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Francis and Trump: Populist Leaders Preaching Different Messages

Tiziani Fabi/AFP

Pope Francis is greeted by wellwishers upon his arrival to Saint Peter's square at the Vatican for his Jubilee Audience on January 30, 2016. "The Spirit of the Lord is upon me, because he anointed me to preach the gospel to the poor. he has sent me to proclaim release to the captives, and recovery of sight to the blind, to set free those who are oppressed, to proclaim the favorable Year of the Lord" Luke 4:18-19 Photo by Tiziani Fabi

Deacon Greg Kandra - published on 02/20/16

An interesting analysis from The New York Times this morning:

In the cage fight of American presidential politics, the matchup is irresistible: Pope Francis, leader of the world’s 1.2 billion Roman Catholics, the pope of the poor who has knelt to wash the feet of prisoners and Muslims, versus Donald J. Trump, billionaire Republican who disparages Muslims and kneels to no one. When Francis suggested that Mr. Trump “is not Christian” in answering a reporter’s question during his return flight from Mexico, the Latin American pope not only served up red meat for global headline writers (“Francis Excommunicates Trump,” declared La Stampa in Italy), but again demonstrated his knack for sticking his nose into putatively secular affairs. His flap with Mr. Trump is about immigration, and to Francis the issue transcends any campaign cycle. The Francis-versus-Trump dynamic is undeniably a made-for-media clash. But overlooked in that frame is that each man has diagnosed the same currents in society, fishing for followers in seas churning with anger, dislocation, spiritual alienation and economic inequality… …Giovanni Maria Vian, the editor in chief of the Vatican’s official newspaper, L’Osservatore Romano, said every pope was “both religious and political.” Pope John Paul II was a famously political pope for his role during the Cold War in bringing down the Iron Curtain that divided East from West. Francis, born in Argentina, has a different focus. “Francis’s walls are between the north and south of the world, and that’s why they bother him,” Mr. Vian said in a telephone interview. “His reactions are moral, not political.”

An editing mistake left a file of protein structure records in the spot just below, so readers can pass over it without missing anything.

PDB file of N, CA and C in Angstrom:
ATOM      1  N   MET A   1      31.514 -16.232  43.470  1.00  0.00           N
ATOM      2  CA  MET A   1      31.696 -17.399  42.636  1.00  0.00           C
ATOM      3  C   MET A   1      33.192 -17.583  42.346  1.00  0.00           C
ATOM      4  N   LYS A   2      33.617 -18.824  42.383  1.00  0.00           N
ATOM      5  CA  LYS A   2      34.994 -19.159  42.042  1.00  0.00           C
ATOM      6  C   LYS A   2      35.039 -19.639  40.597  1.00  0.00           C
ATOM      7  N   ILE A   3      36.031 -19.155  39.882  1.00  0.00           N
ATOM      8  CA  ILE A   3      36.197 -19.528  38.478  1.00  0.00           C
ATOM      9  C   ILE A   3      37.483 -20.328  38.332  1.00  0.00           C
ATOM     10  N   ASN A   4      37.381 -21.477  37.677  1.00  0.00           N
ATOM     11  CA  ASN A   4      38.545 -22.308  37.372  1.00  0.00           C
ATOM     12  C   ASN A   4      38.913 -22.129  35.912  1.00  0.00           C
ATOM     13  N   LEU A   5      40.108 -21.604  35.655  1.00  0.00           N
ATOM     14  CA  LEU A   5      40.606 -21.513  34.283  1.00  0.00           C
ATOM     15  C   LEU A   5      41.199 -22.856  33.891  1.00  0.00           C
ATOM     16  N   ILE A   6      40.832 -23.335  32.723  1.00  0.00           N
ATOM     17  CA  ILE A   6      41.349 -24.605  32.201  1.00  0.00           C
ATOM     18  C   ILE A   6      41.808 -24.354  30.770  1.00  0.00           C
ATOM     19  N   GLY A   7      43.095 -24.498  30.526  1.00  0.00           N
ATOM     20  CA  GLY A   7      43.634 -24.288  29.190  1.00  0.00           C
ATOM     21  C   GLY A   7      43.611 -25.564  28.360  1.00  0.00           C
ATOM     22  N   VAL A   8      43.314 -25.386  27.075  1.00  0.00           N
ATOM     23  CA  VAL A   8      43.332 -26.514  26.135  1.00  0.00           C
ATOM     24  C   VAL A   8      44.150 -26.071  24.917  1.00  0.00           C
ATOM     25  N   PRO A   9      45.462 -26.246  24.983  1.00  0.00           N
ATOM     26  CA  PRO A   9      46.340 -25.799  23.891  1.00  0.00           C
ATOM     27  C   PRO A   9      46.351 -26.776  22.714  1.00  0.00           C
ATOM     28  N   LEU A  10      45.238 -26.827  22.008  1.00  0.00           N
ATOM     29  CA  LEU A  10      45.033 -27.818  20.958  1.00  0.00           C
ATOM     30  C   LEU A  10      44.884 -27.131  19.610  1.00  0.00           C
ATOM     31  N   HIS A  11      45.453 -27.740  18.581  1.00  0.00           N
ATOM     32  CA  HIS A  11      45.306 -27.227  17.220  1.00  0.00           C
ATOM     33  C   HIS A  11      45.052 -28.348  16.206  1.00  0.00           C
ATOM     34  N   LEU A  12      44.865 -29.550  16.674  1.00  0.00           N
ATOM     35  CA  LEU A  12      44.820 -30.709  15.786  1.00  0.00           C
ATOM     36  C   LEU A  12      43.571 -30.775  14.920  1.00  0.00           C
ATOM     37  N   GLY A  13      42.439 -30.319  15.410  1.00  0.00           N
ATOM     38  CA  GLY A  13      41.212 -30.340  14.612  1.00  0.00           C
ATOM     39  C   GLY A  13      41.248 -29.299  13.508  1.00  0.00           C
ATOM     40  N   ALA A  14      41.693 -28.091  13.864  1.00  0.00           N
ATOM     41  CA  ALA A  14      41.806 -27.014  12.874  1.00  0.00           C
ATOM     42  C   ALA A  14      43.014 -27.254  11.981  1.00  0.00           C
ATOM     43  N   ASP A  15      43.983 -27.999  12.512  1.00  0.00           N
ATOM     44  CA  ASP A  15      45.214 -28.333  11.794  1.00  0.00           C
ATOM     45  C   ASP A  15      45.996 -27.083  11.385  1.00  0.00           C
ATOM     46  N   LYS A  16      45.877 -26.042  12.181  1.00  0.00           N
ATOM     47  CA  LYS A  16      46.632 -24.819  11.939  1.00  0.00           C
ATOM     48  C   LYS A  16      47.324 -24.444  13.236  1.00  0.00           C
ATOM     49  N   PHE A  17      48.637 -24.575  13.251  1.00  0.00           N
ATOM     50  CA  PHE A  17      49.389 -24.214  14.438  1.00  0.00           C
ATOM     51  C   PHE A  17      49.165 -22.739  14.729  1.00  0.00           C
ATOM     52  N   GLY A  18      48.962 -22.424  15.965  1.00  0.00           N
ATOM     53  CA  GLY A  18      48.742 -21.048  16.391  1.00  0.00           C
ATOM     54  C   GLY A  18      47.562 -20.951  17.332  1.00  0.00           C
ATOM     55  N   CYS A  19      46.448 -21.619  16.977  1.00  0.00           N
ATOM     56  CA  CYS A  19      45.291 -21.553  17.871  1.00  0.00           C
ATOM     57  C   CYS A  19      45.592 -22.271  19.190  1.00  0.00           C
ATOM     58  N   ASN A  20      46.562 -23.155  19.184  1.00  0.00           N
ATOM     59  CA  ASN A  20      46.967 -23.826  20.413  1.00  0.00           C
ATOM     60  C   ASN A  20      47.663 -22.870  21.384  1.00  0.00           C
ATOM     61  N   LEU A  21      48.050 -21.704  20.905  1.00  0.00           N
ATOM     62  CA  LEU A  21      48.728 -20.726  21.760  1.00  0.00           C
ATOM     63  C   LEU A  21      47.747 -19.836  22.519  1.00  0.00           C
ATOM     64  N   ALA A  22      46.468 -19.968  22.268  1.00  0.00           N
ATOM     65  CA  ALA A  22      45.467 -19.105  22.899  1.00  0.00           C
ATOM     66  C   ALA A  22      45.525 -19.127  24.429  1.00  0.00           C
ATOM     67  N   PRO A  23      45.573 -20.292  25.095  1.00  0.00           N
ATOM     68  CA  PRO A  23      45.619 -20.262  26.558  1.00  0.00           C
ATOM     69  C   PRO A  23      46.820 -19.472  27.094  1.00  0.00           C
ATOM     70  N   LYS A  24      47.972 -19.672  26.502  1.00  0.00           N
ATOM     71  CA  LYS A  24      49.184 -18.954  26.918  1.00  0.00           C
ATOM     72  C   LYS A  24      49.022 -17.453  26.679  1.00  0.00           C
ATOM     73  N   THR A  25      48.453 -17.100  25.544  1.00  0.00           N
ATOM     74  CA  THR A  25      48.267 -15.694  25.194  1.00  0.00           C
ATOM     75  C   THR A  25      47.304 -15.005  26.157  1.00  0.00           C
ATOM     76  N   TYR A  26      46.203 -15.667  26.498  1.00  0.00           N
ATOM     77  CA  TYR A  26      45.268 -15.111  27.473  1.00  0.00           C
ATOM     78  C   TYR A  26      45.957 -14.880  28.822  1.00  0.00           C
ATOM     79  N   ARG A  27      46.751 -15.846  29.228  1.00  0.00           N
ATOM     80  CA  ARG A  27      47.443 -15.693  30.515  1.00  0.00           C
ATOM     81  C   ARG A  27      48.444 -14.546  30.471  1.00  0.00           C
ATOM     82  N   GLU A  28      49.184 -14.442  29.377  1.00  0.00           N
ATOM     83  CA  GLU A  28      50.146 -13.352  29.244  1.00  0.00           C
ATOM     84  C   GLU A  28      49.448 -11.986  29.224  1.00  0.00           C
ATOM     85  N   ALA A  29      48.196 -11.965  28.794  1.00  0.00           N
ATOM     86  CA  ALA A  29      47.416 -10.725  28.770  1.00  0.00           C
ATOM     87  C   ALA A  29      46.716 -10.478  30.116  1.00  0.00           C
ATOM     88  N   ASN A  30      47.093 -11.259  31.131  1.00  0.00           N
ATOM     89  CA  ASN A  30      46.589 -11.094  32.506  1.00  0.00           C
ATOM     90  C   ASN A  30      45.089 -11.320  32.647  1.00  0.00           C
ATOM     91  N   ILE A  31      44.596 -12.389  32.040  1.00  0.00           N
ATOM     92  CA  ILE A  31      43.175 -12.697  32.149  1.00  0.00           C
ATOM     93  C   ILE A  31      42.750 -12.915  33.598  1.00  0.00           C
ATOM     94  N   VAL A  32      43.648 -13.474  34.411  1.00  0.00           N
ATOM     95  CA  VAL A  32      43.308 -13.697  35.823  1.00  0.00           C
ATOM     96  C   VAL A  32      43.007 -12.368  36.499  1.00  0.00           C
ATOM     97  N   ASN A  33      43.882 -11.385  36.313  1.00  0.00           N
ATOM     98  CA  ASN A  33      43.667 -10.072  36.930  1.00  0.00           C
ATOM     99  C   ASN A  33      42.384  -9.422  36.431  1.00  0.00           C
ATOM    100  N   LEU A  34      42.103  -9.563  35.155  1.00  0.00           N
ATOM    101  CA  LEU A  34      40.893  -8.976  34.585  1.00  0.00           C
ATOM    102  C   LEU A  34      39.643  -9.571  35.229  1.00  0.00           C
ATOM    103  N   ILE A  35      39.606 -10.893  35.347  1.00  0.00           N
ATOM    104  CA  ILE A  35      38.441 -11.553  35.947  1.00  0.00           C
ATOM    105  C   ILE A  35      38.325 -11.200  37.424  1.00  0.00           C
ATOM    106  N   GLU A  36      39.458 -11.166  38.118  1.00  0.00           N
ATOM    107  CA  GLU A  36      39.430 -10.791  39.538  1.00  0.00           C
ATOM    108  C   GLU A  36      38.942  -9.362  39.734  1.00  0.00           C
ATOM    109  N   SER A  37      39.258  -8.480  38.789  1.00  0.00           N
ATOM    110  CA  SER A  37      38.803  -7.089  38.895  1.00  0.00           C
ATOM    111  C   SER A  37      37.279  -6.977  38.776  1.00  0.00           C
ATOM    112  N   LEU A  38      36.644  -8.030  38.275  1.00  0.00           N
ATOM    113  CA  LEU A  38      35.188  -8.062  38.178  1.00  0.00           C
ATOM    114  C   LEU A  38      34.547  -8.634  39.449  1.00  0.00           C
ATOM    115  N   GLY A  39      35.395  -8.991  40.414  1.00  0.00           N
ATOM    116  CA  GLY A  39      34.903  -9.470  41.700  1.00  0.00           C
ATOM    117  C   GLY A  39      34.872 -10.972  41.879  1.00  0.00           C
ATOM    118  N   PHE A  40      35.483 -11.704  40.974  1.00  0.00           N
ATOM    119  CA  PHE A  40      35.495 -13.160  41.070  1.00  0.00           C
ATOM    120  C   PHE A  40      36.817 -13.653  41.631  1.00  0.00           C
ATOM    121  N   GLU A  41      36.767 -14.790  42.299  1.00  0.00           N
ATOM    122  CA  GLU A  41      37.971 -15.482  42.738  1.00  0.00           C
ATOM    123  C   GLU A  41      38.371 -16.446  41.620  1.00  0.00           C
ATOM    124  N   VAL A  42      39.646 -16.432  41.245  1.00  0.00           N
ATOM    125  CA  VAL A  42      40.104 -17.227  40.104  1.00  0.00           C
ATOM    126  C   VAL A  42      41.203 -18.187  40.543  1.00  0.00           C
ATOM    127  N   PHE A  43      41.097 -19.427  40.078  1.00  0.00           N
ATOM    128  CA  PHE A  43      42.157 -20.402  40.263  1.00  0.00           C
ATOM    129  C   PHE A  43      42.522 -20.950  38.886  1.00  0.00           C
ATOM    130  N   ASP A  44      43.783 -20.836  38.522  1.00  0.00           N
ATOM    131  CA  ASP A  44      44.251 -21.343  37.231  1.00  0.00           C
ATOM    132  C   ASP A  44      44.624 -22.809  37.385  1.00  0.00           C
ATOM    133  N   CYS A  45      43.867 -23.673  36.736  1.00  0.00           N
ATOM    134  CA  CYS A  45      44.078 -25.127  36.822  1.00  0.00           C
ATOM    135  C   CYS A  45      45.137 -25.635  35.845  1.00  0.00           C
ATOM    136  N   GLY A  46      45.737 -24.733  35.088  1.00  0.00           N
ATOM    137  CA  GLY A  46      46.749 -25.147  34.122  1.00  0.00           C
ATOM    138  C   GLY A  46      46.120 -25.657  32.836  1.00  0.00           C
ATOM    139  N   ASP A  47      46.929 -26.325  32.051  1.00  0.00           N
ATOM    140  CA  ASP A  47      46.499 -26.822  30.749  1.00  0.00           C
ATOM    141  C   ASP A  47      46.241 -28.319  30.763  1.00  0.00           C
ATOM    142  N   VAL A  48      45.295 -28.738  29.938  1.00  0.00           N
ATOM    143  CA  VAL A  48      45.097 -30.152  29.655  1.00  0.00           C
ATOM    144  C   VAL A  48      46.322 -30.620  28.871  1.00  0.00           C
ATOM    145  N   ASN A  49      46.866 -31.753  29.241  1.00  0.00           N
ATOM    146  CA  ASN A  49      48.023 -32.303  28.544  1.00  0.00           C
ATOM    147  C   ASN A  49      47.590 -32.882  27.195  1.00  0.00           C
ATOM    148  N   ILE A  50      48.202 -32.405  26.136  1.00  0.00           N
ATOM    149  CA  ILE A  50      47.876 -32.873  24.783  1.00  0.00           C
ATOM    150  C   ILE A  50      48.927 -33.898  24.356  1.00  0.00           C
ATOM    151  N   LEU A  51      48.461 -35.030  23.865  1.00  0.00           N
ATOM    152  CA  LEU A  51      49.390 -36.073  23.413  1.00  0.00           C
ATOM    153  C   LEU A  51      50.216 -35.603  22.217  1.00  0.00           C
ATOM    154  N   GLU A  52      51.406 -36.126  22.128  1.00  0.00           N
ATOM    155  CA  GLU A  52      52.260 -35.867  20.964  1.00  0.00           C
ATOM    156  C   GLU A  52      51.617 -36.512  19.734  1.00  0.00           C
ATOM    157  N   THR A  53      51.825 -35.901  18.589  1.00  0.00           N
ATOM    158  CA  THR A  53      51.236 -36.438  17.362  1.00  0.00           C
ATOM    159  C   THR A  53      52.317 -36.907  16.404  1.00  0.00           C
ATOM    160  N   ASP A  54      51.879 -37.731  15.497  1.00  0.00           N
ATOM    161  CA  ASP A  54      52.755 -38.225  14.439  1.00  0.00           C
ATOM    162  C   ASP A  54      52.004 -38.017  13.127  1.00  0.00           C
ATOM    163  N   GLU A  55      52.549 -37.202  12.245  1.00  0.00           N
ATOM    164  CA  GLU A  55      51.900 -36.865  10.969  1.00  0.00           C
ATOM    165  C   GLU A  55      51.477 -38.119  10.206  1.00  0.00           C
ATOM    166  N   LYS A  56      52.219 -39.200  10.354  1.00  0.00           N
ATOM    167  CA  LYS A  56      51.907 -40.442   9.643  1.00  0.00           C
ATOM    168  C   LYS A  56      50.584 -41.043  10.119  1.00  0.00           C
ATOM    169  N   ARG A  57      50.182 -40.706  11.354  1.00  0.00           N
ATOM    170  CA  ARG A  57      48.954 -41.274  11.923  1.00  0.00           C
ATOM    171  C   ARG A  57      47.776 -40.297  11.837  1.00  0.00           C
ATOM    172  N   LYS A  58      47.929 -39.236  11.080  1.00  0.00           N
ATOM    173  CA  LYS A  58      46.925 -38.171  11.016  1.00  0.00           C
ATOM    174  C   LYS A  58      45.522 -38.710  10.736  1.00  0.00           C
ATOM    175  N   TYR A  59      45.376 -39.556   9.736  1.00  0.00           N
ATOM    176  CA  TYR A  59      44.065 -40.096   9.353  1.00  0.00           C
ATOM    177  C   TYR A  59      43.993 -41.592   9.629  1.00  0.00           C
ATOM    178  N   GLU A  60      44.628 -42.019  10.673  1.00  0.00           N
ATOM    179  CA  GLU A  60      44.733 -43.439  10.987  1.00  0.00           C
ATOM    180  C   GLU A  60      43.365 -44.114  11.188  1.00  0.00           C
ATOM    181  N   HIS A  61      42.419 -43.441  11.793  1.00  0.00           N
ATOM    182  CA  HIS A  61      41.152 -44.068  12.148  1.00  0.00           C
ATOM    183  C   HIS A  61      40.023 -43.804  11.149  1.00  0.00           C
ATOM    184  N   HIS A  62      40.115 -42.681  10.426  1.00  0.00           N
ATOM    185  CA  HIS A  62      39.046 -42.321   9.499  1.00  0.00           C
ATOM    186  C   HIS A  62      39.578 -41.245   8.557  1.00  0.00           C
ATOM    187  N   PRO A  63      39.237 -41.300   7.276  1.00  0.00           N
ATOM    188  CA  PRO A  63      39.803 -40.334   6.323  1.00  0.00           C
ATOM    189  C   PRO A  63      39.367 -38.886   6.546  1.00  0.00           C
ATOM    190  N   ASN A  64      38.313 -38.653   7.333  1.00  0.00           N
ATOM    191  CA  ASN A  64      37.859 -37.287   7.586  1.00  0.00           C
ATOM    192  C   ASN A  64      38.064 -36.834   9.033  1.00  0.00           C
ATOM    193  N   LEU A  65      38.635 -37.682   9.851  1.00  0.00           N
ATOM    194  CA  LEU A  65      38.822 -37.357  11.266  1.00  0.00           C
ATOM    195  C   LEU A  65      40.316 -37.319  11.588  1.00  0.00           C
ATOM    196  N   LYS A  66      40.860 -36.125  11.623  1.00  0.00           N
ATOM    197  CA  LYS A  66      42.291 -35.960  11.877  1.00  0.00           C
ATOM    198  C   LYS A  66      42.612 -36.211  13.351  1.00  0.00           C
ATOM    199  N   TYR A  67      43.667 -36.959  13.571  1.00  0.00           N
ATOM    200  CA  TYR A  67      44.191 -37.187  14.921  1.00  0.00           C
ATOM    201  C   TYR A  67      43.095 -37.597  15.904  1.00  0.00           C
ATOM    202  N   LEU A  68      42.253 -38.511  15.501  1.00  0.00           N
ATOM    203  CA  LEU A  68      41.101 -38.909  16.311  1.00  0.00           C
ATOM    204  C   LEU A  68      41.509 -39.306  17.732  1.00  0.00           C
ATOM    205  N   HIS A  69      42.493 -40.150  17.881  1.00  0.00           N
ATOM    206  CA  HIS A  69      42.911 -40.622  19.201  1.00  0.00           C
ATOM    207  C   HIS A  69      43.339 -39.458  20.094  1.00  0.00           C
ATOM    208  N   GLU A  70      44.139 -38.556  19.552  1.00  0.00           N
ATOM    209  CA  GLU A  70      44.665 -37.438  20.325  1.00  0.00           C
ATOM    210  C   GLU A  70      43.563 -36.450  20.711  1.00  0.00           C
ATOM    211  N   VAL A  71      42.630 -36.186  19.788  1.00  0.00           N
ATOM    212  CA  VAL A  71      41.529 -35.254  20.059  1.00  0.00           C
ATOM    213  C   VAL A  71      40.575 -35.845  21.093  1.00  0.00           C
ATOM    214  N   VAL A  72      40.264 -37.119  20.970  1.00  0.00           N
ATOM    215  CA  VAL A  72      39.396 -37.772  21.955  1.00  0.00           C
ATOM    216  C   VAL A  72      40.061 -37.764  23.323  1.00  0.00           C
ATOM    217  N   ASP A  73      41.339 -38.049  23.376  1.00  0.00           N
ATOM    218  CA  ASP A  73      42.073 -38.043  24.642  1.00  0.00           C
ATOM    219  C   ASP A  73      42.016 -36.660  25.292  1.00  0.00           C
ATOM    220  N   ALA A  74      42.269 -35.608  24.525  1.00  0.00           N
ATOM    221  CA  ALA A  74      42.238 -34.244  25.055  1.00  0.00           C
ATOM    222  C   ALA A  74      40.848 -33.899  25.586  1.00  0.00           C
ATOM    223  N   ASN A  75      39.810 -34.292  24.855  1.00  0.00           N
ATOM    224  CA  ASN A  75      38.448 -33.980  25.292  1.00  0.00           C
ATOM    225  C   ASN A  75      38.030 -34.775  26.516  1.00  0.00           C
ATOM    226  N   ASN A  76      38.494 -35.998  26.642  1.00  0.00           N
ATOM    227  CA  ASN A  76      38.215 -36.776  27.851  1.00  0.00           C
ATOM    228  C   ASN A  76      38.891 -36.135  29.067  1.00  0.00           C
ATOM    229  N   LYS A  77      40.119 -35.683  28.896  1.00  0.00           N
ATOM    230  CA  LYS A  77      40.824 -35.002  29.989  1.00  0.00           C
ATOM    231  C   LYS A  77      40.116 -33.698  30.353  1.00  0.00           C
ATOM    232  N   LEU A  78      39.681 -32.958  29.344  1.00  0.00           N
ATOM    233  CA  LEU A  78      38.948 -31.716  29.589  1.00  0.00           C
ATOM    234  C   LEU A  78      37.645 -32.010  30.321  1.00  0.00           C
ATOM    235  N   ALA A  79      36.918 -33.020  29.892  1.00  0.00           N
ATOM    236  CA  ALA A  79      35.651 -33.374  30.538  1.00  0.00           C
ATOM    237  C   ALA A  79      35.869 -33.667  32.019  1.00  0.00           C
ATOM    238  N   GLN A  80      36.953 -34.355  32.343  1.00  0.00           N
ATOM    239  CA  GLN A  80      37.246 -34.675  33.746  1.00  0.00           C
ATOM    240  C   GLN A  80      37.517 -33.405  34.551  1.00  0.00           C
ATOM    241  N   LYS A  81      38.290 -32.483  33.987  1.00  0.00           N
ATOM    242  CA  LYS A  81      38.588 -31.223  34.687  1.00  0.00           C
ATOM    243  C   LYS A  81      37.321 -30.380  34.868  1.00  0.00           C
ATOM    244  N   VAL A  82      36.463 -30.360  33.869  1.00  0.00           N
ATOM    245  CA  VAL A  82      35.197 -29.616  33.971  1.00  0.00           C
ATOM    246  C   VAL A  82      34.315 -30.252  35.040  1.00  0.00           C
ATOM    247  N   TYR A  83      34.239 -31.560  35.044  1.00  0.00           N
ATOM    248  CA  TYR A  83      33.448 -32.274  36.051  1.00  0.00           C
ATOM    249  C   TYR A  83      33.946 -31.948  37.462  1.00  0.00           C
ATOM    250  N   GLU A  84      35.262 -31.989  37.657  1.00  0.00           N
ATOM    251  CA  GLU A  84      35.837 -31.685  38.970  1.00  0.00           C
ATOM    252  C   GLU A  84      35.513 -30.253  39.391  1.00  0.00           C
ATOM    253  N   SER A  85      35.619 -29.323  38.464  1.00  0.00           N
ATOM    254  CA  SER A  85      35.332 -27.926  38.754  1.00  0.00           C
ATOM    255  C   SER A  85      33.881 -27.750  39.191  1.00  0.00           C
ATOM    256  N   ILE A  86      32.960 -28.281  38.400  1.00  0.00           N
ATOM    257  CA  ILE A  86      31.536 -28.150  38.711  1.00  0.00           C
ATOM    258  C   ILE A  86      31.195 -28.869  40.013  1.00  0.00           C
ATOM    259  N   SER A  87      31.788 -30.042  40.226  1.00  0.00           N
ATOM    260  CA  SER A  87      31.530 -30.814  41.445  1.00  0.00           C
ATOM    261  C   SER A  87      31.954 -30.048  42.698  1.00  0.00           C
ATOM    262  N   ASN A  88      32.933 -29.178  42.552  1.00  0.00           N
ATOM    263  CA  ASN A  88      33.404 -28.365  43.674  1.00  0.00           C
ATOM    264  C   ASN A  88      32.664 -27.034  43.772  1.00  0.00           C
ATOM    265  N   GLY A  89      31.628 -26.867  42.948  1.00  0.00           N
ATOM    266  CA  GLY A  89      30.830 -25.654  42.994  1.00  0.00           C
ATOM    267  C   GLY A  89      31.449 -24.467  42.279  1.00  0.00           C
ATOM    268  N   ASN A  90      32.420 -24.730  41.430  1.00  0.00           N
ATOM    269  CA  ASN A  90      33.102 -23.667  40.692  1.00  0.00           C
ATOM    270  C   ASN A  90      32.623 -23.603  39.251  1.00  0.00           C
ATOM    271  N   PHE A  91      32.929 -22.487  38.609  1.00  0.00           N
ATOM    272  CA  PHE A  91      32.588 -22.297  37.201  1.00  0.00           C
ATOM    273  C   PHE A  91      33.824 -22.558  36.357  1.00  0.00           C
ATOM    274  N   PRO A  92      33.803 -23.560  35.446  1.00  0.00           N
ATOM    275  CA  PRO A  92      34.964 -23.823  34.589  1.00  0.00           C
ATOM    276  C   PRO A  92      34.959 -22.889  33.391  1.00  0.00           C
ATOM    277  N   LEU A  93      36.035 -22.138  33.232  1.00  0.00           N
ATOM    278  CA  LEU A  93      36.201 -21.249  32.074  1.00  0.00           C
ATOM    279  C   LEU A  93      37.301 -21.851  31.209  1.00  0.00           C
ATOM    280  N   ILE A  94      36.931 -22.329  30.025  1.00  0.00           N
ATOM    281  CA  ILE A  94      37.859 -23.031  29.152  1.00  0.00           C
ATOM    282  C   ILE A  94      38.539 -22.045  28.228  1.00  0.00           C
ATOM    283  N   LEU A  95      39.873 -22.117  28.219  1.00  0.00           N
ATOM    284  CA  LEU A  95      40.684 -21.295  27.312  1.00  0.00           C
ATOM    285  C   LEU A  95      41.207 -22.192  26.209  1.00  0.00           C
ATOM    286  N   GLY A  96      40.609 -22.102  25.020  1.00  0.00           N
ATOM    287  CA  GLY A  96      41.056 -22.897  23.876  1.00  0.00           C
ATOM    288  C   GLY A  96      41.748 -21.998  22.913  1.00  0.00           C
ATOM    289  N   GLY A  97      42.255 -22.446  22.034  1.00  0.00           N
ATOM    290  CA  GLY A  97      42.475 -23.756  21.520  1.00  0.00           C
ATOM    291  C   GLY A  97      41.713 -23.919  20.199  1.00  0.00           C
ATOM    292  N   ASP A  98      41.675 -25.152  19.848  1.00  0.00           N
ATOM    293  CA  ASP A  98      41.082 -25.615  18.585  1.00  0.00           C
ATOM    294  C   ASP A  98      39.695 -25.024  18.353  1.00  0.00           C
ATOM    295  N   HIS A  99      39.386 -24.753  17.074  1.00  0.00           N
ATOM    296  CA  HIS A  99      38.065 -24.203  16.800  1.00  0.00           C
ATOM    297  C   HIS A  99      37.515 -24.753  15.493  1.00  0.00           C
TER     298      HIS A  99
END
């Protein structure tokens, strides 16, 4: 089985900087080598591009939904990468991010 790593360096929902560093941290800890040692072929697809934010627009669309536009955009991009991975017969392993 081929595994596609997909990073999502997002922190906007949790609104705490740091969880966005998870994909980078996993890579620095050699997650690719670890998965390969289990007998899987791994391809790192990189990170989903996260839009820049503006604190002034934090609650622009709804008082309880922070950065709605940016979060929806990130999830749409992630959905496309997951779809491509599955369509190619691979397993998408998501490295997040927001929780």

Read it all. 

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